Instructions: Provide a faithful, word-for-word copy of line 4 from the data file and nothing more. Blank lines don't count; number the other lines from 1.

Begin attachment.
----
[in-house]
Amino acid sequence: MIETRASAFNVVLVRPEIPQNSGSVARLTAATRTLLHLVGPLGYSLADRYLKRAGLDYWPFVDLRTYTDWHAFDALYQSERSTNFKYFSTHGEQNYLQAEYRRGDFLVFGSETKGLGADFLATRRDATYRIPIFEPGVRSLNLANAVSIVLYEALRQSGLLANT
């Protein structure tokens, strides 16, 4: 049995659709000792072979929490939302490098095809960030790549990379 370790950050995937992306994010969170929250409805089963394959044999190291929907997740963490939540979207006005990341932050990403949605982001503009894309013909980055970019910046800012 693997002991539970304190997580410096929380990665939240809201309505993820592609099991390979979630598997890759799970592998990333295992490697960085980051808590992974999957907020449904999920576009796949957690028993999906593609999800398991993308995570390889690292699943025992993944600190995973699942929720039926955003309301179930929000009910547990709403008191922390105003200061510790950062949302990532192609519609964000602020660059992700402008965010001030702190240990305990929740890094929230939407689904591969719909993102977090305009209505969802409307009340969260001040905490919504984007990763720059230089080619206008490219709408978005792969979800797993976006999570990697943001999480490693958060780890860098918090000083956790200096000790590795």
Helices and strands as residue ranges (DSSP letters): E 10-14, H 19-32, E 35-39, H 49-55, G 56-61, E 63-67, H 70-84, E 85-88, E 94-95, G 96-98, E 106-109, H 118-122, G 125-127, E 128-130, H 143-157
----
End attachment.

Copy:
Helices and strands as residue ranges (DSSP letters): E 10-14, H 19-32, E 35-39, H 49-55, G 56-61, E 63-67, H 70-84, E 85-88, E 94-95, G 96-98, E 106-109, H 118-122, G 125-127, E 128-130, H 143-157